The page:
After more than 10 years of investigations, prosecutions, and appeals, the convictions in the Don Siegelman case essentially stand on the definition of one word.
The U.S. Eleventh Circuit Court of Appeals issued a 65-page opinion earlier this week that upheld most of the convictions against Siegelman and codefendant Richard Scrushy. Despite all of that verbiage, the case pretty much boils down to one question: What is the meaning of the word "explicit"?
Does it alarm you that federal prison sentences for two American citizens could boil down to the meaning of one word? It should, especially when a federal appeals court in the Siegelman case accepts a definition of that word that runs contrary to U.S. Supreme Court precedent.
The Siegelman case mainly involves charges on bribery, honest-service fraud, conspiracy, and obstruction of justice. But the whole case hinges on the bribery counts. And those counts hang on a debate about the meaning of the words "explicit" and "express."
All sides seem to agree that the binding precedent in a bribery case involving campaign contributions is McCormick v. U.S., 500 U.S. 257, (1991) which holds:
. . . only if “payments are made in return for an explicit promise or undertaking by the official to perform or not to perform an official act, are they criminal.”
The Siegelman case involved a campaign contribution, and everyone involved agrees McCormick is the binding case. But the record clearly shows that trial judge Mark Fuller did not give a jury instruction in keeping with McCormick. Here is what Fuller told the Siegelman jury:
A Defendant does not commit a crime by giving something of value to a government official unless the Defendant and official agree that the official will take specific action in exchange for the thing of value.
Anyone with minimal reading skills can see that is not the same as the McCormick finding. Bribery law historically has focused on an agreement rather than an action, and McCormick reflects that. Politicians take "actions" all the time--and they can only become unlawful if there is a corrupt "explicit" agreement involved.
Fuller's instruction, however, turned the law on its head, focusing on an action and not an agreement. The Eleventh Circuit has said Fuller's instruction was OK because it was in line with another case, Evans v. U.S., 504 U.S. 255 (1992). But Evans did not involve a campaign contribution, so it is not applicable to the Siegelman case; the alleged facts and legal issues in the two cases are radically different.
The Eleventh Circuit muddies the water further by stating that Siegelman's lawyers claim an agreement must be "express" (memorialized in writing, etc.) rather than "explicit." This appears to be a classic red herring because Siegelman's lawyers do not make that claim. They state, correctly, that McCormick is the guiding law for a bribery charge involving campaign contributions.
The oddities in the Eleventh Circuit's findings do not end there. In fact, there are so many that we can't begin to cover them all. But consider this: The three-judge panel, on one hand, extols the work of the Siegelman jury:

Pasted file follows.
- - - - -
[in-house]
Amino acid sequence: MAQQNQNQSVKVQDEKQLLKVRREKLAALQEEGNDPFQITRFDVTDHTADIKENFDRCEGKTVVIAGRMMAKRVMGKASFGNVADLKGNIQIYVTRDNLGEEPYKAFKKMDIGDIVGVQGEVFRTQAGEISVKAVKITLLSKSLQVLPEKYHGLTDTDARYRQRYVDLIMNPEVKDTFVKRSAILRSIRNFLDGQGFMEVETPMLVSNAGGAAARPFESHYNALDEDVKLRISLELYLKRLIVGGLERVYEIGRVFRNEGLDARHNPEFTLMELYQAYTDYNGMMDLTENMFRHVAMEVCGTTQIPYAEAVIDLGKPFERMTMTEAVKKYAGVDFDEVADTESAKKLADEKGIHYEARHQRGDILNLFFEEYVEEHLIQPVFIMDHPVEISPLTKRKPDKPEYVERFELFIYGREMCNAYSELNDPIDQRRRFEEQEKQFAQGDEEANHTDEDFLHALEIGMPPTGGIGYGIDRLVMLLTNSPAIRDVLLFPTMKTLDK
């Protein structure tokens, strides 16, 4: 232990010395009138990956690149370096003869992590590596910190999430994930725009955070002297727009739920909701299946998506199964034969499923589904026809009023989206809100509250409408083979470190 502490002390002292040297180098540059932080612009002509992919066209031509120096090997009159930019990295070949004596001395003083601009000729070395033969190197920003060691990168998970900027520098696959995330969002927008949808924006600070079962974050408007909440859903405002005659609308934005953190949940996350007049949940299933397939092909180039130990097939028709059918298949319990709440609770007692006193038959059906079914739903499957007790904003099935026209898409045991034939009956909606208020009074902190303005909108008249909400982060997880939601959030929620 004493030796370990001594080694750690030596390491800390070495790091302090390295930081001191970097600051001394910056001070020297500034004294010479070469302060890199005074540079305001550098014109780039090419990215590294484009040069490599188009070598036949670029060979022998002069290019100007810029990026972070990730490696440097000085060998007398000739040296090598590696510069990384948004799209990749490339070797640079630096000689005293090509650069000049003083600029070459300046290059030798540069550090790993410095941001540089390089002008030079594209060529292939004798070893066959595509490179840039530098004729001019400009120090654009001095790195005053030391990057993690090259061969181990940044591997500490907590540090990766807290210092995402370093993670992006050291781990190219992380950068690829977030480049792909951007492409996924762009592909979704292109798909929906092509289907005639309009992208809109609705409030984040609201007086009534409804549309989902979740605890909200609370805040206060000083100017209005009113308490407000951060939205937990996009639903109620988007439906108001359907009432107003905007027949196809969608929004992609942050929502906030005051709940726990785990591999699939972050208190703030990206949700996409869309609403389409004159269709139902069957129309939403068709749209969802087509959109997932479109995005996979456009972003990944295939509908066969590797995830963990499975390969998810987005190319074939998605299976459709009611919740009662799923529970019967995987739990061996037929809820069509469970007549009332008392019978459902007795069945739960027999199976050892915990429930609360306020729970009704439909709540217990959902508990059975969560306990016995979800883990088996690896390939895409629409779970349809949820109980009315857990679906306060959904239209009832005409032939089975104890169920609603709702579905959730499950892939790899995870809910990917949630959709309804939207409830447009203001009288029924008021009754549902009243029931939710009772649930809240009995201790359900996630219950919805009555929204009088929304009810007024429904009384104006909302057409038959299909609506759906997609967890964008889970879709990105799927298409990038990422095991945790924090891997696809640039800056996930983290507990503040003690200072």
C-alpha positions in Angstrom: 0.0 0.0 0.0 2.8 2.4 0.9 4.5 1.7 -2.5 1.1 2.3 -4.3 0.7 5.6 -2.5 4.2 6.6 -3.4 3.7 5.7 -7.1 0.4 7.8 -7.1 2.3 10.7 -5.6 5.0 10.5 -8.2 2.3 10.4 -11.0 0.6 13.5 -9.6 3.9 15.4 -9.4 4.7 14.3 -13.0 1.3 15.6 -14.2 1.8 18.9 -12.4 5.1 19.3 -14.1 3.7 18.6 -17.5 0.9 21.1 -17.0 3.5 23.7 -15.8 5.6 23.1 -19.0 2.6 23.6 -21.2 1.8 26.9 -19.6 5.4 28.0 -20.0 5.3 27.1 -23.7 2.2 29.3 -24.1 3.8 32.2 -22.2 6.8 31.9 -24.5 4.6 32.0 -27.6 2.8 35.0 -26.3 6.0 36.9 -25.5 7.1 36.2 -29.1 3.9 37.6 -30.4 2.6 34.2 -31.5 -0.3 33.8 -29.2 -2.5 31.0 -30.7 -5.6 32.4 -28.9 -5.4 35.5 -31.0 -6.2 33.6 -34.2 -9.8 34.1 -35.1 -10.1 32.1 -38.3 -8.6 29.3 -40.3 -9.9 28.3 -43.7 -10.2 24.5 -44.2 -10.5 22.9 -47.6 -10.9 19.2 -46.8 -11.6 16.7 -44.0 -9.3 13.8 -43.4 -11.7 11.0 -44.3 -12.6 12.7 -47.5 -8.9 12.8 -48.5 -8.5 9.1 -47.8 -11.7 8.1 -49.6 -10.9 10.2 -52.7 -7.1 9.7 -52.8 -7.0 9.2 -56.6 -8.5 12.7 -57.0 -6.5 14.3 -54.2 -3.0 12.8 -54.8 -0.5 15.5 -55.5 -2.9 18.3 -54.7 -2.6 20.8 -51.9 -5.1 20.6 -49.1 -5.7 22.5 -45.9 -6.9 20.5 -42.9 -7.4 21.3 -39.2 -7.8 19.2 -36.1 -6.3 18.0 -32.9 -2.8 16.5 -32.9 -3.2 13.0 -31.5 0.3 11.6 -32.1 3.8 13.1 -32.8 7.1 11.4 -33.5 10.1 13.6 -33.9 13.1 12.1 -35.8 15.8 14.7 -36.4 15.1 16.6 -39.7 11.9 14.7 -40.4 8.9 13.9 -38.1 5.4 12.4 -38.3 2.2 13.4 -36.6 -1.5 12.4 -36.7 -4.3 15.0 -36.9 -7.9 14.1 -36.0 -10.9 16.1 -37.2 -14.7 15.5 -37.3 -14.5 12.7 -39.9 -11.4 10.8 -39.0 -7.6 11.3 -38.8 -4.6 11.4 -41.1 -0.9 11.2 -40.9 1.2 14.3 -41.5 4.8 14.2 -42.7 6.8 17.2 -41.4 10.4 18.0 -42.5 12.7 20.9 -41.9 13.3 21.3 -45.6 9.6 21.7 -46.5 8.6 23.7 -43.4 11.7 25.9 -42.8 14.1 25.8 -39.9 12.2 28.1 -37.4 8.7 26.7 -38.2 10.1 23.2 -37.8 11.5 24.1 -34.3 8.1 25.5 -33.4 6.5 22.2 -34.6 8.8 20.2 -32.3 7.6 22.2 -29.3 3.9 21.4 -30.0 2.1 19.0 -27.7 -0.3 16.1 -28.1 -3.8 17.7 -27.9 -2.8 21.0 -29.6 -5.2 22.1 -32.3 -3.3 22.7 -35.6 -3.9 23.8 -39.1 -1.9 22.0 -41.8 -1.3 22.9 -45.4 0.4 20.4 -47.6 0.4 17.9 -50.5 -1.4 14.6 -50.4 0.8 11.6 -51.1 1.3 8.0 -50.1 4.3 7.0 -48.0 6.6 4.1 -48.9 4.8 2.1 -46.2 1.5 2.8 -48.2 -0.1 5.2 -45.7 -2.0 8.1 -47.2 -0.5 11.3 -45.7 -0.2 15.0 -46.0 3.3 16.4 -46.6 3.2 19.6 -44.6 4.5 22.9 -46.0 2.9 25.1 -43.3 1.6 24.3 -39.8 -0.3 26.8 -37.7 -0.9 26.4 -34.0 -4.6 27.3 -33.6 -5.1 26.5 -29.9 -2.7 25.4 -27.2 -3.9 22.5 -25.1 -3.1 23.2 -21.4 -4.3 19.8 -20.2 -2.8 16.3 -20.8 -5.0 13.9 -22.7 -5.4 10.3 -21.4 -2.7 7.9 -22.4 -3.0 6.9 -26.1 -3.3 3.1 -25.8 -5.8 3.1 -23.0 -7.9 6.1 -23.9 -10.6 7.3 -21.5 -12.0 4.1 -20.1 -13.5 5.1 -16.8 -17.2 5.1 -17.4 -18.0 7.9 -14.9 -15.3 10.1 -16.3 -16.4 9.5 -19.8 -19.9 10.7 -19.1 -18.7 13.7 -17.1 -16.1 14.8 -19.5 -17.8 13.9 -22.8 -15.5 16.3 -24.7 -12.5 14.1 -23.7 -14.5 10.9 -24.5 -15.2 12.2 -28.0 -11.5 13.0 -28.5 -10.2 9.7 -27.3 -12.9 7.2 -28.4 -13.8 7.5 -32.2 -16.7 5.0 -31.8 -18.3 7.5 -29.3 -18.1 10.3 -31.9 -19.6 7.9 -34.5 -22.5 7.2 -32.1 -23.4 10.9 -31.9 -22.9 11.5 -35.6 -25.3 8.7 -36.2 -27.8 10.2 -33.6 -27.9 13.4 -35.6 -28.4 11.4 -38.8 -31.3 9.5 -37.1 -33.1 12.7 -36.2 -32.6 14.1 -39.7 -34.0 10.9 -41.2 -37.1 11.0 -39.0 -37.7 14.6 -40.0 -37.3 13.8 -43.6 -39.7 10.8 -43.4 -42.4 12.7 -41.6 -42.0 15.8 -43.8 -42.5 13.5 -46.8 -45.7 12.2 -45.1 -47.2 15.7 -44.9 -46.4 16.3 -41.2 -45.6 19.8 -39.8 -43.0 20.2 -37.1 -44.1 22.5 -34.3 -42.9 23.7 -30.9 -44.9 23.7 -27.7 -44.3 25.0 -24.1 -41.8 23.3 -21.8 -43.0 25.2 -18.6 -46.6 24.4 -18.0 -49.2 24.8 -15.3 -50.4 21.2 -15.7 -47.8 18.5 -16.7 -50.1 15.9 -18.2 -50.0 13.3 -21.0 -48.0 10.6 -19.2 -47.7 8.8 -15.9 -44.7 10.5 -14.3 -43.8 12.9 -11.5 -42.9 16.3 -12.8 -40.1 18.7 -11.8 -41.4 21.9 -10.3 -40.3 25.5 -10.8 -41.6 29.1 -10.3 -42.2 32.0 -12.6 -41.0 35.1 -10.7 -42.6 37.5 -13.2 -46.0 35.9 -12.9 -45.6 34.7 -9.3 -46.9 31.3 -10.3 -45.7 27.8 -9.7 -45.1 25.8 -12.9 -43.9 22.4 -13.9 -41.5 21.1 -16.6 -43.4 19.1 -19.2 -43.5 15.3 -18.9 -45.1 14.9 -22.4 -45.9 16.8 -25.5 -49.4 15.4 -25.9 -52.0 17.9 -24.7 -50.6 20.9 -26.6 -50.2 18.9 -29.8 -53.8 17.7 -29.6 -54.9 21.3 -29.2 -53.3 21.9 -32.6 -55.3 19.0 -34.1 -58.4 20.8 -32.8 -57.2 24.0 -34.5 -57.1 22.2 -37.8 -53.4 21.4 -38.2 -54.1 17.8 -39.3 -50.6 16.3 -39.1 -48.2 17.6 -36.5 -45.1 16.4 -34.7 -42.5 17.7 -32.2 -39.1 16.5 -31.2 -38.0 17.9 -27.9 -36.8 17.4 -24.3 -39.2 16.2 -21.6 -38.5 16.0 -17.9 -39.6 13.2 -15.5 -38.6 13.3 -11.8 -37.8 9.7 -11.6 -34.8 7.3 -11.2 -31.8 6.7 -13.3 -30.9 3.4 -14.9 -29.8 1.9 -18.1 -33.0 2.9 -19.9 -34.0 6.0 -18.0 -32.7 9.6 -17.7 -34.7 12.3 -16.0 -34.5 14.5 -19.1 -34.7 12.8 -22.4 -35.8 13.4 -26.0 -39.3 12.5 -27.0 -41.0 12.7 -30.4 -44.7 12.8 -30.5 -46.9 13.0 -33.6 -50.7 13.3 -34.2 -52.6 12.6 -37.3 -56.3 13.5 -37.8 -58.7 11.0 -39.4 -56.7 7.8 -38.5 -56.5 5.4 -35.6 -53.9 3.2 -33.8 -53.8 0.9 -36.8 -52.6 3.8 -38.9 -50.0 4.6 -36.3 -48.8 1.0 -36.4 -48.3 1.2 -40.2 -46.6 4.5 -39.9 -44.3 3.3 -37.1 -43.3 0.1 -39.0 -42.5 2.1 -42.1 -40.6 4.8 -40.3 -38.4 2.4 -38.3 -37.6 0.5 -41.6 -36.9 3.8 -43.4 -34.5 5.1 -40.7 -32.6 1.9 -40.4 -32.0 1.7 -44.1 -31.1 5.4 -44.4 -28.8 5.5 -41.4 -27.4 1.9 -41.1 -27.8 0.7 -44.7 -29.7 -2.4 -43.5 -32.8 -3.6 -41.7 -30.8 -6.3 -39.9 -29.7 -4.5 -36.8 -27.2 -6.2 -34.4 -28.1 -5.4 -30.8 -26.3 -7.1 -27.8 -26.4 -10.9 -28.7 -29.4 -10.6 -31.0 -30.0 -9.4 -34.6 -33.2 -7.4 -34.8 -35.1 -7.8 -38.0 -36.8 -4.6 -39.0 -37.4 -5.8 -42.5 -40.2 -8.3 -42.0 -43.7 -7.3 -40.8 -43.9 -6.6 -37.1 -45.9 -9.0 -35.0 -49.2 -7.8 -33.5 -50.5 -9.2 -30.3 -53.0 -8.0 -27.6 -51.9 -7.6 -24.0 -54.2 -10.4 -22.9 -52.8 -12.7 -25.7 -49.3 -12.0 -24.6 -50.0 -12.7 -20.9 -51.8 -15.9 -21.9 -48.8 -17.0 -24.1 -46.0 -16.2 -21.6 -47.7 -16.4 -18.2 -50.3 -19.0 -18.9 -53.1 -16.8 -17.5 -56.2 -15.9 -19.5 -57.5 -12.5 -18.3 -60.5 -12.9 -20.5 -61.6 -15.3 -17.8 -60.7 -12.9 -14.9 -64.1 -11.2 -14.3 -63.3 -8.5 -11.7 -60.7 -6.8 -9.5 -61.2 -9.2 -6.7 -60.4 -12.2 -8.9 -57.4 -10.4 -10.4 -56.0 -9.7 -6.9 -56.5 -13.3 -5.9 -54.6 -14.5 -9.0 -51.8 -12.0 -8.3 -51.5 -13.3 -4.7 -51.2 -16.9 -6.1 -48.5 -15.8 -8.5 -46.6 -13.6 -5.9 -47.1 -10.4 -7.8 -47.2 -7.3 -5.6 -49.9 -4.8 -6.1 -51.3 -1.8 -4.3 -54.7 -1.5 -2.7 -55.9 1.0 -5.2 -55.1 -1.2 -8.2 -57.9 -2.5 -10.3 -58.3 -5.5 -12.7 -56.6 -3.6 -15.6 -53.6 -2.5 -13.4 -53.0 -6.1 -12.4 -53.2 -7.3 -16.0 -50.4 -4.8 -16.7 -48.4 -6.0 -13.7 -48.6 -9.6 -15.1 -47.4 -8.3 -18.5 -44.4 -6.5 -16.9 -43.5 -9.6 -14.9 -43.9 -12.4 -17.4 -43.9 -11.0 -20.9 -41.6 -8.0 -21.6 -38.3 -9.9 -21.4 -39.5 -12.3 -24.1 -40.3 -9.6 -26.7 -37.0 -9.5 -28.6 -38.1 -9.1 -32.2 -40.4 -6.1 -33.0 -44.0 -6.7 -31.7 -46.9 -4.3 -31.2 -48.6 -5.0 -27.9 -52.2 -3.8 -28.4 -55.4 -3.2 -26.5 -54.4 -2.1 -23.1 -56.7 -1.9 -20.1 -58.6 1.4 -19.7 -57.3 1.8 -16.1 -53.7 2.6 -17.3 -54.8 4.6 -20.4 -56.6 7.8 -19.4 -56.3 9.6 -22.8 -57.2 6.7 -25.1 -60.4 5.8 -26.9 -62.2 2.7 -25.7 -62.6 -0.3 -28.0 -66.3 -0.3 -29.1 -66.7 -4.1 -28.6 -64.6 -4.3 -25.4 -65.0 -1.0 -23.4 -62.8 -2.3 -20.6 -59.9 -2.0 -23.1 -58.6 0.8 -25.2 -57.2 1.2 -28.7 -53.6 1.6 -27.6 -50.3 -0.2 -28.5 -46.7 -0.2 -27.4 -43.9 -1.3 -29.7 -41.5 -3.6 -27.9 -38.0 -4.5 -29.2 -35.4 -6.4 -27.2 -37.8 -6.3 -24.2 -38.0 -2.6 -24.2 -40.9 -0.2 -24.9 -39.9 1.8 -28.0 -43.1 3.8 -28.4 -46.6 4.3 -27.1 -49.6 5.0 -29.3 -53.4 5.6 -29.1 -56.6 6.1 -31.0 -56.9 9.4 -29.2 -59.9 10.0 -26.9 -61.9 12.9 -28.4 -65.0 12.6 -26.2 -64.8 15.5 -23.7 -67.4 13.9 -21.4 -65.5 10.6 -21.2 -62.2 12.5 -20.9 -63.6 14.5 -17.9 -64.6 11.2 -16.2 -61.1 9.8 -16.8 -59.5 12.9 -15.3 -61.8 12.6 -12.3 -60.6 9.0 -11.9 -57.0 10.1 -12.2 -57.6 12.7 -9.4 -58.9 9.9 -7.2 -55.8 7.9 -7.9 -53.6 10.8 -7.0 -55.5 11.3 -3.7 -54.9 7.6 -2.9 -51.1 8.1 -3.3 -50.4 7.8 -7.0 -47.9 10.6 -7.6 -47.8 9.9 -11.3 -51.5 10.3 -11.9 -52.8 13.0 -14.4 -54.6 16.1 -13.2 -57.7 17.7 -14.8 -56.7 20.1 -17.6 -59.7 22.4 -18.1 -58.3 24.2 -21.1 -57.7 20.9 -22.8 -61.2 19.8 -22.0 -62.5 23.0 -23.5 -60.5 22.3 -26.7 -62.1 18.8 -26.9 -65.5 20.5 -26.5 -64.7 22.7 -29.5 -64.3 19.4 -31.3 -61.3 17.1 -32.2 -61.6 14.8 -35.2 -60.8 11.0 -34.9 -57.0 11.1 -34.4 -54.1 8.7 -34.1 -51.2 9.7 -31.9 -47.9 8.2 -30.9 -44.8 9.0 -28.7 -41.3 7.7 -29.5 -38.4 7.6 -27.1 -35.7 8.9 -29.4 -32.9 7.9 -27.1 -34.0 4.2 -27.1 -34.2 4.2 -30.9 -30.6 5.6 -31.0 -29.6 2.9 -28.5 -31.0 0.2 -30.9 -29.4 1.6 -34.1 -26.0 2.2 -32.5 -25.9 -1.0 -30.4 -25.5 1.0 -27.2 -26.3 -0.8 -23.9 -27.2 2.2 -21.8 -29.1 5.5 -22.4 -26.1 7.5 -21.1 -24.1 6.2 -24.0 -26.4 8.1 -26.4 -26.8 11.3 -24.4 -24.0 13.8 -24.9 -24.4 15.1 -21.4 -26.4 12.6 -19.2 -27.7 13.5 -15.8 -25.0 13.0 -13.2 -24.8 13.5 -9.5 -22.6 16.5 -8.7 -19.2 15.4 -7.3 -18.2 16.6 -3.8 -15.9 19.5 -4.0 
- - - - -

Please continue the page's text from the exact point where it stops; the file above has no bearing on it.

This is an extraordinary case. It involves allegations of corruption at the highest levels of Alabama state government. Its resolution has strained the resources of both Alabama and the federal government.
But it has arrived in this court with the “sword and buckler” of a jury verdict. The yeoman’s work of our judicial system is done by a single judge and a jury. Twelve ordinary citizens of Alabama were asked to sit through long days of often tedious and obscure testimony and pour over countless documents to decide what happened, and, having done so, to apply to these facts the law as the judge has explained it to them. And they do. Often at great personal sacrifice. Though the popular culture sometimes asserts otherwise, the virtue of our jury system is that it most often gets it right. This is the great achievement of our system of justice. The jury’s verdict commands the respect of this court, and that verdict must be sustained if there is substantial evidence to support it. Glasser v. United States, 315 U.S. 60, 80 (1942).
Sounds like the jury was pretty smashing, doesn't it? (And what, by the way, is a sword and buckler?) But later, in the same opinion, the Eleventh Circuit reverses two honest-services fraud counts against Siegelman and says, in essence, the jury was a bunch of clods:
In view of this absolute lack of any evidence whatsoever from which the jury could infer that Siegelman knowingly agreed to or participated in a broader scheme that included Scrushy’s alleged subsequent self-dealing while on the Board, we shall reverse Siegelman’s convictions on Counts 8 and 9.
Was the jury made up of enlightened citizens or a bunch of dimwits? The Eleventh Circuit can't seem to make up its mind.
Even more strange, the Eleventh Circuit already had reversed Counts 8 and 9 against Siegelman in its previous ruling from 2009. Did the three-judge panel bother to review its own work before writing its most recent ruling?
The work of the Eleventh Circuit on the Siegelman case can only be described as a "fiasco." And there is no doubt about what that word means.